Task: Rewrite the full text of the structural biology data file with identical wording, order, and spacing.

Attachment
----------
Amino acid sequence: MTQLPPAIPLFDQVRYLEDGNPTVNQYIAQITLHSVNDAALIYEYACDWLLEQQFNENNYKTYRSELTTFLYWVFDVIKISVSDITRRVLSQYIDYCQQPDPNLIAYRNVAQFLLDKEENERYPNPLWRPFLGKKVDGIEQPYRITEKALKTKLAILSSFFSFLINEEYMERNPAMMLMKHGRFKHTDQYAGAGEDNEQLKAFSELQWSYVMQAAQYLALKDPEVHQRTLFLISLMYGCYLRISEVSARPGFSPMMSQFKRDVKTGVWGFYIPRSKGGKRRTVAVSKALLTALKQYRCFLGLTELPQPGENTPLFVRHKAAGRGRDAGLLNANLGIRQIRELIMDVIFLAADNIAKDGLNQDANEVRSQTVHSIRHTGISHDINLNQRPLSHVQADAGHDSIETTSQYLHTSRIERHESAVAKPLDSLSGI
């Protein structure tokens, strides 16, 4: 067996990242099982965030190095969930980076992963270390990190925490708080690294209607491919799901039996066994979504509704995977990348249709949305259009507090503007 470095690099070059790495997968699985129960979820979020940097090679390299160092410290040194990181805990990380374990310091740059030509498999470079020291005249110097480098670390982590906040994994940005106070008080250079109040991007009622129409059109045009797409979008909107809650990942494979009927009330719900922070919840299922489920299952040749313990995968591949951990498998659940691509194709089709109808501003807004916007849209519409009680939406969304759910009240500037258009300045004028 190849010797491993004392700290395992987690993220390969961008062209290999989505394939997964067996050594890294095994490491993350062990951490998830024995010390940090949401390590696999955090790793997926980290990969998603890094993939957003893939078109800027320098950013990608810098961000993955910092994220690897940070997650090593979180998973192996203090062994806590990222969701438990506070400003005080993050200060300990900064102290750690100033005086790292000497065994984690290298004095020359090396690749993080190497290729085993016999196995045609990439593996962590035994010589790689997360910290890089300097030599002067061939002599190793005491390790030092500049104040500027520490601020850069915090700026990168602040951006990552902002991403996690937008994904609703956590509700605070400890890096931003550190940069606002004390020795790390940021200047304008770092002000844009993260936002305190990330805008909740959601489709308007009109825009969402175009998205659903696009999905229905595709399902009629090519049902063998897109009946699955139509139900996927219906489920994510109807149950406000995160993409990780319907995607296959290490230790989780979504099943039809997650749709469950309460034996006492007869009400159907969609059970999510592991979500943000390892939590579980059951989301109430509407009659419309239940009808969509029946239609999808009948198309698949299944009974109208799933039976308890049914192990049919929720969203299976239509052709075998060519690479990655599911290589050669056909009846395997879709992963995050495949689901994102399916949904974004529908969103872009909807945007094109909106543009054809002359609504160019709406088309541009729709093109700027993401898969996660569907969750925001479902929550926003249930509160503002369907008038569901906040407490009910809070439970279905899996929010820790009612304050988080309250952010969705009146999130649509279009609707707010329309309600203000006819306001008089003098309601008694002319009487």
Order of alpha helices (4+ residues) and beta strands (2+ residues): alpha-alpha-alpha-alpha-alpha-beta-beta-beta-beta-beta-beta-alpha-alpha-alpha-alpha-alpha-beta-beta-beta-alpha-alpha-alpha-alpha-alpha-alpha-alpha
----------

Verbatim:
Amino acid sequence: MTQLPPAIPLFDQVRYLEDGNPTVNQYIAQITLHSVNDAALIYEYACDWLLEQQFNENNYKTYRSELTTFLYWVFDVIKISVSDITRRVLSQYIDYCQQPDPNLIAYRNVAQFLLDKEENERYPNPLWRPFLGKKVDGIEQPYRITEKALKTKLAILSSFFSFLINEEYMERNPAMMLMKHGRFKHTDQYAGAGEDNEQLKAFSELQWSYVMQAAQYLALKDPEVHQRTLFLISLMYGCYLRISEVSARPGFSPMMSQFKRDVKTGVWGFYIPRSKGGKRRTVAVSKALLTALKQYRCFLGLTELPQPGENTPLFVRHKAAGRGRDAGLLNANLGIRQIRELIMDVIFLAADNIAKDGLNQDANEVRSQTVHSIRHTGISHDINLNQRPLSHVQADAGHDSIETTSQYLHTSRIERHESAVAKPLDSLSGI
């Protein structure tokens, strides 16, 4: 067996990242099982965030190095969930980076992963270390990190925490708080690294209607491919799901039996066994979504509704995977990348249709949305259009507090503007 470095690099070059790495997968699985129960979820979020940097090679390299160092410290040194990181805990990380374990310091740059030509498999470079020291005249110097480098670390982590906040994994940005106070008080250079109040991007009622129409059109045009797409979008909107809650990942494979009927009330719900922070919840299922489920299952040749313990995968591949951990498998659940691509194709089709109808501003807004916007849209519409009680939406969304759910009240500037258009300045004028 190849010797491993004392700290395992987690993220390969961008062209290999989505394939997964067996050594890294095994490491993350062990951490998830024995010390940090949401390590696999955090790793997926980290990969998603890094993939957003893939078109800027320098950013990608810098961000993955910092994220690897940070997650090593979180998973192996203090062994806590990222969701438990506070400003005080993050200060300990900064102290750690100033005086790292000497065994984690290298004095020359090396690749993080190497290729085993016999196995045609990439593996962590035994010589790689997360910290890089300097030599002067061939002599190793005491390790030092500049104040500027520490601020850069915090700026990168602040951006990552902002991403996690937008994904609703956590509700605070400890890096931003550190940069606002004390020795790390940021200047304008770092002000844009993260936002305190990330805008909740959601489709308007009109825009969402175009998205659903696009999905229905595709399902009629090519049902063998897109009946699955139509139900996927219906489920994510109807149950406000995160993409990780319907995607296959290490230790989780979504099943039809997650749709469950309460034996006492007869009400159907969609059970999510592991979500943000390892939590579980059951989301109430509407009659419309239940009808969509029946239609999808009948198309698949299944009974109208799933039976308890049914192990049919929720969203299976239509052709075998060519690479990655599911290589050669056909009846395997879709992963995050495949689901994102399916949904974004529908969103872009909807945007094109909106543009054809002359609504160019709406088309541009729709093109700027993401898969996660569907969750925001479902929550926003249930509160503002369907008038569901906040407490009910809070439970279905899996929010820790009612304050988080309250952010969705009146999130649509279009609707707010329309309600203000006819306001008089003098309601008694002319009487």
Order of alpha helices (4+ residues) and beta strands (2+ residues): alpha-alpha-alpha-alpha-alpha-beta-beta-beta-beta-beta-beta-alpha-alpha-alpha-alpha-alpha-beta-beta-beta-alpha-alpha-alpha-alpha-alpha-alpha-alpha